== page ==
Lobbyists connected to Trump raise $ 10 billion in COVID-19 boom, report says


WASHINGTON – Forty lobbyists with ties to US President Donald Trump have helped their clients get more than $ 10 billion in federal coronavirus aid, including five former government officials whose work could potentially violate own policy Trump’s ethics, according to a report. Lobbyists identified by the Public Citizen monitoring group on Monday worked in Trump’s executive branch, participated in his campaign, were part of the committee that raised funds for the inaugural festivities or participated in his presidential transition. Many are donors to Trump’s campaigns, and some are prolific fundraisers for his re-election.

They include Brian Ballard, who served during the transition, is the finance chairman of the Republican National Committee and has raised more than $ 1 million for Trump’s fundraising committees. He was hired in March by Laundrylux, a supplier of commercial washing machines, after the Department of Homeland Security issued directives that did not include laundromats as essential businesses that could remain open during the lockout. A week later, the administration issued new guidelines adding laundry facilities to the list.

Dave Urban, Trump’s advisor and confidant, has raised more than $ 2.3 million in lobbying fees this year. The company he heads, American Continental Group, represents 15 companies, including Walgreens and the parent company of the Ultimate Fighting Championship, on coronavirus problems.

Trump has pledged to suppress Washington’s influence with a campaign mantra “drain the swamp.” But during its administration, the lobbying industry flourished, a trend that intensified after Congress spent more than $ 3.6 trillion in stimulus against coronaviruses.

While the money was intended to save a nation whose economy was upset by the pandemic, it also sparked a familiar lobbying boon.

“The swamp is alive and well in Washington, DC,” said Mike Tanglis, one of the report’s authors. “These (lobbying) booms these people have, you can really attribute to their connection to Trump. ”

The White House did not respond to a request for comment.

Shortly after Trump took office, he issued an executive order prohibiting ex-government officials from pressuring the agency or office where they were previously employed, for a period of five years. Another section of the ordinance prohibits lobbying the administration by former political candidates during the remainder of Trump’s tenure.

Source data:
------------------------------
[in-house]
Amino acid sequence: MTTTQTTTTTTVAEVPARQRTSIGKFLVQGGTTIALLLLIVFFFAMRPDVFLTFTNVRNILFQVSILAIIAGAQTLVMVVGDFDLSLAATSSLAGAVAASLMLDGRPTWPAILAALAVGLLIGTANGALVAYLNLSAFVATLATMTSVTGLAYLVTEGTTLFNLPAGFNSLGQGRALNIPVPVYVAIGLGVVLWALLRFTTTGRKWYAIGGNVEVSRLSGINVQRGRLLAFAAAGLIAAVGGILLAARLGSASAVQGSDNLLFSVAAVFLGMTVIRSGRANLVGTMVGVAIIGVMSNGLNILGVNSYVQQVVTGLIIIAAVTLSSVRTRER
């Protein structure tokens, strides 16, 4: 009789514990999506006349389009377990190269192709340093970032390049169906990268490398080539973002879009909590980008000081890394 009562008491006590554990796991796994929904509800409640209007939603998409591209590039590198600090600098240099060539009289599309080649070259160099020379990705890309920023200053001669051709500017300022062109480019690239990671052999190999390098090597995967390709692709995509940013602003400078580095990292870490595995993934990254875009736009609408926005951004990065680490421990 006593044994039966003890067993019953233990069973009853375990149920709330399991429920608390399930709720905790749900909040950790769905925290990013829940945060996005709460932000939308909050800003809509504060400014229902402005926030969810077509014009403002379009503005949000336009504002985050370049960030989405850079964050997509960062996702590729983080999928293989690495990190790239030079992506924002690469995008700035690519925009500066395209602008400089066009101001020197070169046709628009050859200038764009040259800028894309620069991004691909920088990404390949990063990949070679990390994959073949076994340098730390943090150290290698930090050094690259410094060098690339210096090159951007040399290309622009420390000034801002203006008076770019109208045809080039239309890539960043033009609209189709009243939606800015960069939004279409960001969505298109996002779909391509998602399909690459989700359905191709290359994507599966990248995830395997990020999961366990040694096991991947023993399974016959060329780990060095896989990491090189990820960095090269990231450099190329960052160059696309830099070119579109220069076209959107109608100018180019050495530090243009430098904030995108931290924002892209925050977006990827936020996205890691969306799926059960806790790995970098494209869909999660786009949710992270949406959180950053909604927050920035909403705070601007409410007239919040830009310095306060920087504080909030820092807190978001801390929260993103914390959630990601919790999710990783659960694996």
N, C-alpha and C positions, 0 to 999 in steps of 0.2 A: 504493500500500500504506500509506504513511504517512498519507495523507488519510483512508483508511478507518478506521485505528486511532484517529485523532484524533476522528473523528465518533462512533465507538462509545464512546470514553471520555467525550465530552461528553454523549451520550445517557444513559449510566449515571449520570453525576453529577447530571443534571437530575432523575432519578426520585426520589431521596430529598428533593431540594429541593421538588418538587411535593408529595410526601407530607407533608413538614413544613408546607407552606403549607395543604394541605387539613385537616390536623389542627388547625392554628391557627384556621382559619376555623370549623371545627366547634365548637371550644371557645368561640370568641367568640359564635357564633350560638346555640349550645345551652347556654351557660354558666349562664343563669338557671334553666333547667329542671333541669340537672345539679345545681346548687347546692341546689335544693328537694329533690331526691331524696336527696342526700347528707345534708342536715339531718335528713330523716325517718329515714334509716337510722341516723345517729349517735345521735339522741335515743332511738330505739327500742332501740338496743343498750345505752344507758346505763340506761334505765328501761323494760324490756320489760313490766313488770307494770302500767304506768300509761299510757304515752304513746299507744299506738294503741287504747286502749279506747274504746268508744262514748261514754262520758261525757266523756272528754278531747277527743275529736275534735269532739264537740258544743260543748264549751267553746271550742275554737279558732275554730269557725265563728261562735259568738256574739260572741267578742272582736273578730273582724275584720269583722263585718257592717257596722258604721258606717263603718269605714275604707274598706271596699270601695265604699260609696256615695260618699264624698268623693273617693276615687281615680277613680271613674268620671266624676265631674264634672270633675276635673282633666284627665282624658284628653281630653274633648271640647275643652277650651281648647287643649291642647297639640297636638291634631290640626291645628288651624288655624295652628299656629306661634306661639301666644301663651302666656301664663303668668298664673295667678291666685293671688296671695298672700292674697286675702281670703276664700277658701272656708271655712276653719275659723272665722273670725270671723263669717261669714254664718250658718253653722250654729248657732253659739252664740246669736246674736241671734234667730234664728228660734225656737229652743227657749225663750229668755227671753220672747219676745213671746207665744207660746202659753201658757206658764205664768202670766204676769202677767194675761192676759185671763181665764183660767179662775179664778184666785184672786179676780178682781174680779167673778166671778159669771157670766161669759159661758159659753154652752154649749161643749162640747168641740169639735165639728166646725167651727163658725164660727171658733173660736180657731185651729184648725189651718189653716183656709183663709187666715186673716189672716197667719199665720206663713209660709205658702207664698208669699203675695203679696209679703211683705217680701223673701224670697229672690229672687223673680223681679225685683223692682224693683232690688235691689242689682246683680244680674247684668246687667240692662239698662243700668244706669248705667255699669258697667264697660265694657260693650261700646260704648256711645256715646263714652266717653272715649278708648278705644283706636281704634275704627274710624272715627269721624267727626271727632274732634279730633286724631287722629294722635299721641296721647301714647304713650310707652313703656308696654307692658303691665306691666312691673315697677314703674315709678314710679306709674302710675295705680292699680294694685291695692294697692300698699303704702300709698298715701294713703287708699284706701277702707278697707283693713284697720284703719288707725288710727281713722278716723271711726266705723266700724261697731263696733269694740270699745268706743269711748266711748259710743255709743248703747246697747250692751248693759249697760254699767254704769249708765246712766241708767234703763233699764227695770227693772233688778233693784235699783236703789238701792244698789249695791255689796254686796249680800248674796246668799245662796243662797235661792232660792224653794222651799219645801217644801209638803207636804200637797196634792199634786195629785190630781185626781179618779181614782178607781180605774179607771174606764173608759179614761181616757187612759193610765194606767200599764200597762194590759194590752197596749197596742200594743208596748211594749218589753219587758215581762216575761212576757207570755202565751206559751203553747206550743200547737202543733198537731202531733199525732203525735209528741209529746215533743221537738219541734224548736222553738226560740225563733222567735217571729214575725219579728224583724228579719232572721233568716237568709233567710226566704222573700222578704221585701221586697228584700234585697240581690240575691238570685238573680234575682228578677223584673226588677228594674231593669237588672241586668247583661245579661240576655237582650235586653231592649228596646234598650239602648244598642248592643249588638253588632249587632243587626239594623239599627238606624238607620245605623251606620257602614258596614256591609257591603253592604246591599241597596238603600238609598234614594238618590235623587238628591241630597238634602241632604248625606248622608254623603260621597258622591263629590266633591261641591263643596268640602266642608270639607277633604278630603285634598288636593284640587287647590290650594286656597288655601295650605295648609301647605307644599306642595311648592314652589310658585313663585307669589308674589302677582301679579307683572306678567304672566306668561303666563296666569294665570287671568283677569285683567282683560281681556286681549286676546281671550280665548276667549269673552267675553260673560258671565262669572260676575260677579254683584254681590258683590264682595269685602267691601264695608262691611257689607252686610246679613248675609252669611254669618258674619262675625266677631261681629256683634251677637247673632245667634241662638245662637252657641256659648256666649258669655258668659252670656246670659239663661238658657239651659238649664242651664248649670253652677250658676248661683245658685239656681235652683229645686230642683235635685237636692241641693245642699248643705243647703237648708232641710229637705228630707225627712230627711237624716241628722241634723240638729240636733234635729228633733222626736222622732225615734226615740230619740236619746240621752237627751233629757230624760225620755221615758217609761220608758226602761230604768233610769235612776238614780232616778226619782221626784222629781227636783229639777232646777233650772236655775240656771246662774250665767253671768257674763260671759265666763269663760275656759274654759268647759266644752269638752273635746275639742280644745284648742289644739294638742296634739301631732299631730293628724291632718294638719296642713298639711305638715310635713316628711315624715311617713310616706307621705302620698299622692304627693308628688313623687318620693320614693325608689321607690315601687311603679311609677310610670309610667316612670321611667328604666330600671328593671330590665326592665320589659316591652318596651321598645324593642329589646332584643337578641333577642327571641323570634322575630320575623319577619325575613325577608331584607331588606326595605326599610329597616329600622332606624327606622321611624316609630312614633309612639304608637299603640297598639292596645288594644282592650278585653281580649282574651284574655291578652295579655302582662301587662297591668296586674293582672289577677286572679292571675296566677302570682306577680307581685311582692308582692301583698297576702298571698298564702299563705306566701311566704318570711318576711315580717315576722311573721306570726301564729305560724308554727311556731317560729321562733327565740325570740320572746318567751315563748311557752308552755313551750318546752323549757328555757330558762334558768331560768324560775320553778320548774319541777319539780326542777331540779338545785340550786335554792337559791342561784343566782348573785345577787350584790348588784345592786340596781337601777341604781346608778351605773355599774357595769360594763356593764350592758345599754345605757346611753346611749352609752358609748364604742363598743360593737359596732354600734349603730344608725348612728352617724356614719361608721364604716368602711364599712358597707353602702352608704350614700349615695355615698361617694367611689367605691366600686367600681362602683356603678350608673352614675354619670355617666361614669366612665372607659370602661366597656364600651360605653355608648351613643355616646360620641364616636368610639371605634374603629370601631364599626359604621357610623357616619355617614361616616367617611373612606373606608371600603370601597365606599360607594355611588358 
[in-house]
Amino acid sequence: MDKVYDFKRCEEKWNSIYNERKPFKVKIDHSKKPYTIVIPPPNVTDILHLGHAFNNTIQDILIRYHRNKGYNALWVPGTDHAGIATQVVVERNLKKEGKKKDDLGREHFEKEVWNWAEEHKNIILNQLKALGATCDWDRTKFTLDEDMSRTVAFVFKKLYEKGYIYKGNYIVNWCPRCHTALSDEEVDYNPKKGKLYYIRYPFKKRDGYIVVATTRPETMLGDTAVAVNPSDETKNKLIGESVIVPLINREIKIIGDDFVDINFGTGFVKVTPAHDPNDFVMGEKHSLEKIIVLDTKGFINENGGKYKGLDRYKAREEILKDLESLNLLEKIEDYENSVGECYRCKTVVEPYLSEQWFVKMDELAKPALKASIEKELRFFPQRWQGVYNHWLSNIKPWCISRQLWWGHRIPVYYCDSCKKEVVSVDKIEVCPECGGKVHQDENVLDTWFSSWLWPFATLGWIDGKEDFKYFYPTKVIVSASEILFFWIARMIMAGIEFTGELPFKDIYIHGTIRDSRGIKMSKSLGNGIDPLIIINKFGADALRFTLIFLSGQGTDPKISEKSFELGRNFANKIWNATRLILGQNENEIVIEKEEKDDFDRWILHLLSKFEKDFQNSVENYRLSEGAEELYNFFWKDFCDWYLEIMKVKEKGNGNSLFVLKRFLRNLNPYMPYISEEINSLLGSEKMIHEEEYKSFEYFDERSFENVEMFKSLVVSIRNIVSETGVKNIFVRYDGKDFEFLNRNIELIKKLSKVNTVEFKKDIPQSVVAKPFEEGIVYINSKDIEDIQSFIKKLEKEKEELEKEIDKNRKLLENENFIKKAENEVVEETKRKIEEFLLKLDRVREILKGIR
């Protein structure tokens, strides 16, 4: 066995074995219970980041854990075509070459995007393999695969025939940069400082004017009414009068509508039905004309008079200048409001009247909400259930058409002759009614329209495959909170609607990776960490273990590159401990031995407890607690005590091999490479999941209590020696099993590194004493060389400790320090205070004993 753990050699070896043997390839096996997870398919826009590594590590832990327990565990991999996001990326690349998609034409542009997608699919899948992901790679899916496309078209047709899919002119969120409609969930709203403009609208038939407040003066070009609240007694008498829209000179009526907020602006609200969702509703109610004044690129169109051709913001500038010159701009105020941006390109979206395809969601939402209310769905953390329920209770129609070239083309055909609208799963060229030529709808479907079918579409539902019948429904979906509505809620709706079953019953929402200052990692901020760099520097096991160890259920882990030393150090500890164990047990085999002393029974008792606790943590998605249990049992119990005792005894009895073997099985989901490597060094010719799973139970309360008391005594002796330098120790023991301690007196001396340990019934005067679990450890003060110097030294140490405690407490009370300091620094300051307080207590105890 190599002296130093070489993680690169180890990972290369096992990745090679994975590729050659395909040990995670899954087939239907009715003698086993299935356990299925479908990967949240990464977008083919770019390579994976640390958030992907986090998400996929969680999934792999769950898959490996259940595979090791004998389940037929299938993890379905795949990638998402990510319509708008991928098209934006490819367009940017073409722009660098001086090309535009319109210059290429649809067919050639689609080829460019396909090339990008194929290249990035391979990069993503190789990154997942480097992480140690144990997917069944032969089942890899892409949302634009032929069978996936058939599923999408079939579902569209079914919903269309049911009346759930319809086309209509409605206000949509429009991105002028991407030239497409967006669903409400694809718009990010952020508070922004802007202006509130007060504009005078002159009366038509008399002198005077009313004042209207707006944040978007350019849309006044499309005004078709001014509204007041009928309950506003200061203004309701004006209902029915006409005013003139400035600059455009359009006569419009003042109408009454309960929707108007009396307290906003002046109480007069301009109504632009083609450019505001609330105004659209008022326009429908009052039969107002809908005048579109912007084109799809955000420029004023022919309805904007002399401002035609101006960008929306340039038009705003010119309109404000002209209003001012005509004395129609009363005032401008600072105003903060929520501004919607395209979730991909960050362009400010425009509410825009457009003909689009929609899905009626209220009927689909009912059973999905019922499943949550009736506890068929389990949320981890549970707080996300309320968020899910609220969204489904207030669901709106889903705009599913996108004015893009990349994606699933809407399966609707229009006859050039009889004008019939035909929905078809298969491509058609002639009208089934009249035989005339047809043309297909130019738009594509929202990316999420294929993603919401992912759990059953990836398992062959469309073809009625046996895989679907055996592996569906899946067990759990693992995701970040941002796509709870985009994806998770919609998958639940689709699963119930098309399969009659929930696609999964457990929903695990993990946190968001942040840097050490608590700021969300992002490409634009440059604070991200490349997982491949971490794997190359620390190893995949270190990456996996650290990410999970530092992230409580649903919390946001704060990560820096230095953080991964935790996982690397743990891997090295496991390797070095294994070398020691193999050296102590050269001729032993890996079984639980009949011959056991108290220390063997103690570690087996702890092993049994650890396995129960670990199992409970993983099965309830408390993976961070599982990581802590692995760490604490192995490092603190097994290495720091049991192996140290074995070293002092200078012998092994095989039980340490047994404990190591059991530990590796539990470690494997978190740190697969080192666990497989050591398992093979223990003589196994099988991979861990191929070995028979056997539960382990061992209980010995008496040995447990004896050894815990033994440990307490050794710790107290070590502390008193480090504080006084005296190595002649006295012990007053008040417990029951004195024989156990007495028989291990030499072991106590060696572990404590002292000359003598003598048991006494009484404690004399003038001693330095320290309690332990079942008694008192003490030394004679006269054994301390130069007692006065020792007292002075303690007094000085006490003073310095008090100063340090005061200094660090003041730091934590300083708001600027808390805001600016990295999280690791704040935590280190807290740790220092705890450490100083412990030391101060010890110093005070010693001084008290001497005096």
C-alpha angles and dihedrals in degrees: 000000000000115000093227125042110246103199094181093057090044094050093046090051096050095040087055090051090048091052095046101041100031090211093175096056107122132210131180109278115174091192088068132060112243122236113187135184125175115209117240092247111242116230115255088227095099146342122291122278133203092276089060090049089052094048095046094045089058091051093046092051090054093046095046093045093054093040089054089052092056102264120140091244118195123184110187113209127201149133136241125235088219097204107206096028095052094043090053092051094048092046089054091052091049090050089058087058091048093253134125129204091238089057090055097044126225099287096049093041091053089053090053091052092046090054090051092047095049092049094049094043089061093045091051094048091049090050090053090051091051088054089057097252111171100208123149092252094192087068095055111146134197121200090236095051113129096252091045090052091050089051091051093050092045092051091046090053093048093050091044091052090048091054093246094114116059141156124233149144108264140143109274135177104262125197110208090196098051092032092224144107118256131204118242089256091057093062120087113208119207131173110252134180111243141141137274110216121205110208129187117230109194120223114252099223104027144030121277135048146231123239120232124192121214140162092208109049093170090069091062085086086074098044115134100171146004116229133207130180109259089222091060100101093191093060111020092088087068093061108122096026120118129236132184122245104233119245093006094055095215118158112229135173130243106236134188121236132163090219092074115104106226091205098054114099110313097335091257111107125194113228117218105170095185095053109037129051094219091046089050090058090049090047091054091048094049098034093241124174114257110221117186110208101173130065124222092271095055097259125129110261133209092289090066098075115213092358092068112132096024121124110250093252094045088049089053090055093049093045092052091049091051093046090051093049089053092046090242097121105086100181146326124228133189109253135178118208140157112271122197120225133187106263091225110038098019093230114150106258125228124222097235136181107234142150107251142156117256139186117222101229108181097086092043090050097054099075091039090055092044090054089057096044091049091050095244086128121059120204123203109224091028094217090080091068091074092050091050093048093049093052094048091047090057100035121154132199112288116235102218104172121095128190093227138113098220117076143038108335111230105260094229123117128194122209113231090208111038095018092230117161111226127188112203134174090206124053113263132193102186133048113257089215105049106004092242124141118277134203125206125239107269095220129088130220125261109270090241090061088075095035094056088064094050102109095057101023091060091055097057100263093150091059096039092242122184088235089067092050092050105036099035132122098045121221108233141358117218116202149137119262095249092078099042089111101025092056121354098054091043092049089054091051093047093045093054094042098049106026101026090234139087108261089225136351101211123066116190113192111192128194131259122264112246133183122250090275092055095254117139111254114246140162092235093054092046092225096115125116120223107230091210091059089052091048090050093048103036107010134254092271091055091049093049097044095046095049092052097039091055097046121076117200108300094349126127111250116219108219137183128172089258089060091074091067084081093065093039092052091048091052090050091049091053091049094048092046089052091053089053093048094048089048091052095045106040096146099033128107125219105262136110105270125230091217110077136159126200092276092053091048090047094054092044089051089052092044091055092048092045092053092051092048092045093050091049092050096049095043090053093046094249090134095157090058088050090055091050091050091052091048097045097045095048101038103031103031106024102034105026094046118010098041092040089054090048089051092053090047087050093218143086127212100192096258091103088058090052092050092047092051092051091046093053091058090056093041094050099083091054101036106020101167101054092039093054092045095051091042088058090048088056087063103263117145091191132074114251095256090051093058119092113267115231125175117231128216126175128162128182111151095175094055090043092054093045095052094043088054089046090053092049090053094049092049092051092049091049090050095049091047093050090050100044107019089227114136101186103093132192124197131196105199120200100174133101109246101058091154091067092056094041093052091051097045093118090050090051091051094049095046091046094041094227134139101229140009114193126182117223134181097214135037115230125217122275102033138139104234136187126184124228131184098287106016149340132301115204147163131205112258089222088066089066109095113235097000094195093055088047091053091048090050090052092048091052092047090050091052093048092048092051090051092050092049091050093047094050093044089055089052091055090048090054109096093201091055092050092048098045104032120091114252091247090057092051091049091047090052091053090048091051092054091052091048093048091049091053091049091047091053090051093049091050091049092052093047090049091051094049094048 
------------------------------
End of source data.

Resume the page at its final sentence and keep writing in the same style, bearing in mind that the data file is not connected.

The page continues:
However, five lobbyists who are former administration officials did so during the coronavirus lobbying boom:

  • Courtney Lawrence was a former Assistant Undersecretary for Legislation at the Department of Health and Social Services in 2017 and 2018. She became a lobbyist for Cigna in 2018 and is on the list of a team that lobbied HHS , the Centers for Medicare and Medicaid services and at least two other agencies. Cigna did not respond to a request for comment.

  • Shannon McGahn, wife of former White House lawyer Don McGahn, worked in 2017 and 2018 as advisor to Secretary of the Treasury Steven Mnuchin. She then joined the National Association of Realtors as a leading lobbyist and is on the disclosures as part of a team that lobbied both houses of Congress, as well as six agencies, including the Department of the Treasury. The real estate agents’ association did not respond to a request for comment.

  • Jordan Stoick is vice president of government relations at the National Association of Manufacturers. Stoick’s biography on the NAM website indicates that he is “NAM’s main lobbyist in Washington”, where he started working after being a senior advisor in the Treasury Department. The revelations indicate that Stoick and his colleagues lobbied the two chambers of Congress as well as at least five executive agencies, including the Treasury.

“NAM carefully adheres to the legal and ethical rules governing lobbying activities, including ensuring that its employees comply with all applicable prohibitions against contacting their former employers,” said Linda Kelly, the organization’s general counsel, in a statement. .

  • Geoffrey Burr joined Brownstein Hyatt after serving as chief of staff to Secretary of Transportation Elaine Chao. The company’s lobbying disclosure for the first quarter of 2020 includes Burr on a list of lobbyists who have contacted the White House and Congress on issues related to coronaviruses on behalf of McDonald’s.

  • Emily Felder joined Brownstein Hyatt after leaving the Centers for Medicare and Medicaid Services, where she worked in the legislative office. Felder is listed on a first quarter 2020 disclosure that shows that she was part of a team that lobbied Congress and the White House.

A cabinet spokeswoman said Felder and Burr abide by the Trump administration’s rules of ethics, which limit their lobbying in the House and Senate.

“We are confident that our lobbyists abide by all applicable lobbying rules and prohibitions and have not breached their commitment to the Trump administration,” spokeswoman Lara Day said in a statement.

Craig Holman of Public Citizen, who is himself a registered lobbyist, said the group intended to file ethics complaints with the White House. But he is not optimistic that they will lead to anything. Last year, he filed more than 30 complaints, all of which were ignored or dismissed.

“There seems to be no one to enforce the decree,” said Holman.


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